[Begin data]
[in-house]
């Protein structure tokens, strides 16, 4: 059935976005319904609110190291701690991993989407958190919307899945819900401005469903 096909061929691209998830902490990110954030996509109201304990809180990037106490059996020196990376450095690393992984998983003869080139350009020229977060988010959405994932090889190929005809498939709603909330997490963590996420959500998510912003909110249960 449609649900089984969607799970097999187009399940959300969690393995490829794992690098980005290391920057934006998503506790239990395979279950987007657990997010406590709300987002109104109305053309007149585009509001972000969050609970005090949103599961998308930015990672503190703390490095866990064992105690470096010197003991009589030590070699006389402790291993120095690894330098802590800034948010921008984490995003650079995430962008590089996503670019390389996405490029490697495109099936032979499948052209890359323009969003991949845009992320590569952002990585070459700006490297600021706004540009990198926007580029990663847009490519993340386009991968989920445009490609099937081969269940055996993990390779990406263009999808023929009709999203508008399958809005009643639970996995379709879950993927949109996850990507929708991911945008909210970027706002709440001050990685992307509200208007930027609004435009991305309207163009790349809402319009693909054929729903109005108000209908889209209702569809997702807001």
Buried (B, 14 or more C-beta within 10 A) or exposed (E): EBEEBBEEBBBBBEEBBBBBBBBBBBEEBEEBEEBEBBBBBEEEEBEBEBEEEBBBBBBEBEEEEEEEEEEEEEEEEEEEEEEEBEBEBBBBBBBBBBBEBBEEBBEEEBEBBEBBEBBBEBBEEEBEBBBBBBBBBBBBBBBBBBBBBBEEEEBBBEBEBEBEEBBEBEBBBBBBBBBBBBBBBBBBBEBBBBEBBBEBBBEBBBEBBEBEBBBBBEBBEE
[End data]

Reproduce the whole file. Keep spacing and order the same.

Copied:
[in-house]
């Protein structure tokens, strides 16, 4: 059935976005319904609110190291701690991993989407958190919307899945819900401005469903 096909061929691209998830902490990110954030996509109201304990809180990037106490059996020196990376450095690393992984998983003869080139350009020229977060988010959405994932090889190929005809498939709603909330997490963590996420959500998510912003909110249960 449609649900089984969607799970097999187009399940959300969690393995490829794992690098980005290391920057934006998503506790239990395979279950987007657990997010406590709300987002109104109305053309007149585009509001972000969050609970005090949103599961998308930015990672503190703390490095866990064992105690470096010197003991009589030590070699006389402790291993120095690894330098802590800034948010921008984490995003650079995430962008590089996503670019390389996405490029490697495109099936032979499948052209890359323009969003991949845009992320590569952002990585070459700006490297600021706004540009990198926007580029990663847009490519993340386009991968989920445009490609099937081969269940055996993990390779990406263009999808023929009709999203508008399958809005009643639970996995379709879950993927949109996850990507929708991911945008909210970027706002709440001050990685992307509200208007930027609004435009991305309207163009790349809402319009693909054929729903109005108000209908889209209702569809997702807001």
Buried (B, 14 or more C-beta within 10 A) or exposed (E): EBEEBBEEBBBBBEEBBBBBBBBBBBEEBEEBEEBEBBBBBEEEEBEBEBEEEBBBBBBEBEEEEEEEEEEEEEEEEEEEEEEEBEBEBBBBBBBBBBBEBBEEBBEEEBEBBEBBEBBBEBBEEEBEBBBBBBBBBBBBBBBBBBBBBBEEEEBBBEBEBEBEEBBEBEBBBBBBBBBBBBBBBBBBBEBBBBEBBBEBBBEBBBEBBEBEBBBBBEBBEE